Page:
I love watching him work his nose - it's a bit sad really - but there's nothing better than seeing him work, then stop, take a massive sniff in through his nose, & then watch him crack straight onto where he should be heading! God help the human hiding at the end of the track!!

I put so much time into his nose work - it's absolutely vital for his development. I love seeing on Twitter & in the news when dogs have tracked xyz numbers of miles and caught the bad guy! No story highlights this better, than one of PD Axel's jobs recently. He's a real top dog & again his nose has got to be one of the best in the UK.

Many people will associate Police Dogs with fighting, biting & crowd control, but where they really come into their own is when they're using their nose!

And . . . "If you can't find em, you can't bite em!!"

Sear's the biggest puppy we've had - he's just 10 months old now and already weighs 37 kilos (that's nearly 6 stone). He's going to be a big lad. At 10 months old, he's still developing & still has a fair amount of growing left him in too which is frightening.

Sear at 10 months old
Sear also loves his bite work, he absolutley loves it. It's actually the reason I had to join the gym!! He's got so much power & strength, despite still being a pup.

Bite work time

We had planned on having Sear until January (ish) time, so him going so soon has dealt us a pretty difficult hand. It's also the first time we've handed a pup back without having another 'project' lined up. So we're a little bit lost, and I haven't broken the news to Sarah yet either!! (Fortunately she doesn't do Twitter or Blogs)

There's also the consideration that, we're in Thailand for close to a month in February, so taking on another puppy now might mean he's missing a crucial month in his development during February.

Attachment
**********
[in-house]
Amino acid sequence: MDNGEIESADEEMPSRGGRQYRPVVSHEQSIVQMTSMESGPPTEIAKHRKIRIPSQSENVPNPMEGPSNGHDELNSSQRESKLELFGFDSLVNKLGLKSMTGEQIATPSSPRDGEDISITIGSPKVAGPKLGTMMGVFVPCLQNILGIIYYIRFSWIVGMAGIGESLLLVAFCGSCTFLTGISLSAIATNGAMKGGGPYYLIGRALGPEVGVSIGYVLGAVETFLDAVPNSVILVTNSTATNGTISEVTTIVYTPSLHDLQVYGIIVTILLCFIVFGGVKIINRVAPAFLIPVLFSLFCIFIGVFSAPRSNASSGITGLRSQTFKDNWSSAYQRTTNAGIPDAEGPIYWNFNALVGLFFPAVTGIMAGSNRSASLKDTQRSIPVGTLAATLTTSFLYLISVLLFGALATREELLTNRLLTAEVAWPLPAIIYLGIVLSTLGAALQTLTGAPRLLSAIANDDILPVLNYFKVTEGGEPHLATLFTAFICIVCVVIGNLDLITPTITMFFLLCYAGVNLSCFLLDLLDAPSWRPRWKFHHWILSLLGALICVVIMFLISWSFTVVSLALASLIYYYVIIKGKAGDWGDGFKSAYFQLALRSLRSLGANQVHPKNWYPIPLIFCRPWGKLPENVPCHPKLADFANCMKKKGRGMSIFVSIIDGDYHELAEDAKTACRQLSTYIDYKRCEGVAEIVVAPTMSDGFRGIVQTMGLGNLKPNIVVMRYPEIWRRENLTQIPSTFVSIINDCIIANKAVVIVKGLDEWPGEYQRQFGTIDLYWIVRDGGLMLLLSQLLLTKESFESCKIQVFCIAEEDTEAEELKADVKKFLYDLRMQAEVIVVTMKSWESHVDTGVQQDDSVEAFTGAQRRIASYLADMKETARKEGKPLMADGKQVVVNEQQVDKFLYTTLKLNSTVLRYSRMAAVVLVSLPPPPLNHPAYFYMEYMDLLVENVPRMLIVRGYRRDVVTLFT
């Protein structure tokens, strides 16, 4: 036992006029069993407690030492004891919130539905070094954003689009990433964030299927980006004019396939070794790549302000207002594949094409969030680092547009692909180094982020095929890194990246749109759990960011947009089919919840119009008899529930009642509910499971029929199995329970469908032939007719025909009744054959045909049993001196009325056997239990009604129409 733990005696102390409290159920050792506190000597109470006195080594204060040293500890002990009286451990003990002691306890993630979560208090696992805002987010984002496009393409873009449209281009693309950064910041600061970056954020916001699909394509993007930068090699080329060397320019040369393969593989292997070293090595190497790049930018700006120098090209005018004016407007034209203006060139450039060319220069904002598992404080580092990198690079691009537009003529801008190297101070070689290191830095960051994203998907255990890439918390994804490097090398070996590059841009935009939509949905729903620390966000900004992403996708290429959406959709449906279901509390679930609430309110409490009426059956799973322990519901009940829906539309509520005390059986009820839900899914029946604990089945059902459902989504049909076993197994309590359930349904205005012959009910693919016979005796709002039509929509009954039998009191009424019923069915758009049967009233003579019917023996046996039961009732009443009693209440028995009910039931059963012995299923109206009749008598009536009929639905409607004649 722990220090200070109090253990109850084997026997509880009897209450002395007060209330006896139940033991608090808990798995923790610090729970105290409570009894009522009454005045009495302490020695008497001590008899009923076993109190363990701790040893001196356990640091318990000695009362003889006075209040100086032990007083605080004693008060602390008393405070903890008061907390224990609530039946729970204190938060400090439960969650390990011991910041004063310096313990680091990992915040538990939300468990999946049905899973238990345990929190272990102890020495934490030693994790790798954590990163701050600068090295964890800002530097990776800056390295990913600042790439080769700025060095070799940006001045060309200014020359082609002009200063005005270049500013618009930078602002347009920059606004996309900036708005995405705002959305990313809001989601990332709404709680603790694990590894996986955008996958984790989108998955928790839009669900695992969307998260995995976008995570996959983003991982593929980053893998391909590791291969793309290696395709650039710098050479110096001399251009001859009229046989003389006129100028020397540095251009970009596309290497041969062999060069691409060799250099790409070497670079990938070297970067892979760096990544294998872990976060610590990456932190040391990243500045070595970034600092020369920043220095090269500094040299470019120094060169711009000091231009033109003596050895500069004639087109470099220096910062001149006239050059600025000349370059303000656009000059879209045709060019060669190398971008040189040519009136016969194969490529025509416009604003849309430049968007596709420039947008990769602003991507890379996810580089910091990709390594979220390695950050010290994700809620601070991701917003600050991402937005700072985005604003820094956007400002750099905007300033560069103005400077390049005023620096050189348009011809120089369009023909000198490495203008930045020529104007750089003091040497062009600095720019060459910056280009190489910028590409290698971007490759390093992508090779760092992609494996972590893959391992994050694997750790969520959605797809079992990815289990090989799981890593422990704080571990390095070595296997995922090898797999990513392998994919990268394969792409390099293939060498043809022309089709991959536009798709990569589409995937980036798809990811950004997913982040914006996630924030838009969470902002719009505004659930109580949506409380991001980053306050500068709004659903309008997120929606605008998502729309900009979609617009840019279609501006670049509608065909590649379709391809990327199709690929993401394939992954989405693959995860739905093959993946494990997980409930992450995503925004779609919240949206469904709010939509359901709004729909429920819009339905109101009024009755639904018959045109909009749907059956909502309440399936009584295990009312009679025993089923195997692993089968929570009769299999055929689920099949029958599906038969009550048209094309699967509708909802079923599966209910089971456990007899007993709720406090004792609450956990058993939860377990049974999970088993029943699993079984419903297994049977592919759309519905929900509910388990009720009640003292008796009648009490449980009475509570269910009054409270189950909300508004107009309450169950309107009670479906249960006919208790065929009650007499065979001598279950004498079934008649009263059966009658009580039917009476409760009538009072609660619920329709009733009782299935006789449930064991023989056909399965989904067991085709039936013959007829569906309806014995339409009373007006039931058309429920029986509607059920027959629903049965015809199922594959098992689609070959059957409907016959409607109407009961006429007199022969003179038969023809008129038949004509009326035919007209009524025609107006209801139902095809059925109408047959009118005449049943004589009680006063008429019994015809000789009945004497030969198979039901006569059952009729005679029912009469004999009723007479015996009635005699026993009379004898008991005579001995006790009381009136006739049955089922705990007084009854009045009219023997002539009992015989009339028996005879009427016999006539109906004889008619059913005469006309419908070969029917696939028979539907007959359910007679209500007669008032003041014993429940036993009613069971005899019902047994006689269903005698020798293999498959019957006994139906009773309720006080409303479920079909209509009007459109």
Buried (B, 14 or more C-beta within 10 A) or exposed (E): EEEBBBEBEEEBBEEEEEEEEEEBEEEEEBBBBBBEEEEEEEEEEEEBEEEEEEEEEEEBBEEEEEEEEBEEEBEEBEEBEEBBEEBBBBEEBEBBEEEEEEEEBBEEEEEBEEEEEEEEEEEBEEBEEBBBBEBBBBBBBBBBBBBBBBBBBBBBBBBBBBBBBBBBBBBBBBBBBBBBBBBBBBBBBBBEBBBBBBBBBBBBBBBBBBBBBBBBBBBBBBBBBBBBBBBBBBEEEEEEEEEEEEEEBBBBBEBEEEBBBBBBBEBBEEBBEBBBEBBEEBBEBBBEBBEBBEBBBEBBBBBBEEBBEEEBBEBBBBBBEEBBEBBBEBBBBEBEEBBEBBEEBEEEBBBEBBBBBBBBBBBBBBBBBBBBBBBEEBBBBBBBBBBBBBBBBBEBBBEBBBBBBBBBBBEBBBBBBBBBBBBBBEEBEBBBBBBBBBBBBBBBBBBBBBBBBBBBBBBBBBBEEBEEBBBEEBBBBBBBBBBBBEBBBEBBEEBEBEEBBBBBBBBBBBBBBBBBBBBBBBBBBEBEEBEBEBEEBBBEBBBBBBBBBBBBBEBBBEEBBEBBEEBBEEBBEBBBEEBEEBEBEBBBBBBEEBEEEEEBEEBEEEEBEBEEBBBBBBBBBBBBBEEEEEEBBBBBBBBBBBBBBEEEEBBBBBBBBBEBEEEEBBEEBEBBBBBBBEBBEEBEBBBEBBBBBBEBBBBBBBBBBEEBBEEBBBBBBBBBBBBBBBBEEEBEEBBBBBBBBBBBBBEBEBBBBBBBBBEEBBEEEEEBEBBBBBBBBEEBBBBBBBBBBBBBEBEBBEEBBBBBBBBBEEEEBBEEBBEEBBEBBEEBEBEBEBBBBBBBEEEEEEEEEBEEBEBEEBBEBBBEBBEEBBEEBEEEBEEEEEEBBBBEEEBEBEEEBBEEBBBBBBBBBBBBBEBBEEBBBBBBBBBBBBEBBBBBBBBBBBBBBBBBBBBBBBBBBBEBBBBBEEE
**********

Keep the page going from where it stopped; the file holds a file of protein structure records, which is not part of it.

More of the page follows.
Then there's Taylor. He's spent pretty much his whole life with another dog, so we're in a bit of a dilemma as to what to do next. The other consideration for Taylor is that he's 9 next year, so having a big german shepherd 'playing' with him is getting a bit much now. Having a 6 stone dog hanging off his neck probably isn't the same at 9, as it was when he was a puppy himself.

Taylor also loosing his 'partner'

So there's a bit of deliberation & considerations to be had as to what our next 'project' will be, but one thing's for sure. . . .there'll be another 4 legged addition coming at some point! Like I say - dog mad!!

One thing's for certain, as ever, our next project certainly has some BIG paws to fill!

Sear's baby snow paws

But for now, our thoughts & bestest wishes go to Sear. We'll have absolutely everything crossed during these next 8 weeks. And as he goes, we can just remember the fun times!!

Thanks to everyone who has followed him on Twitter - we've had some great fun, spoken to some great people & have met some absolutely brilliant Tweeps!

It's been emotional!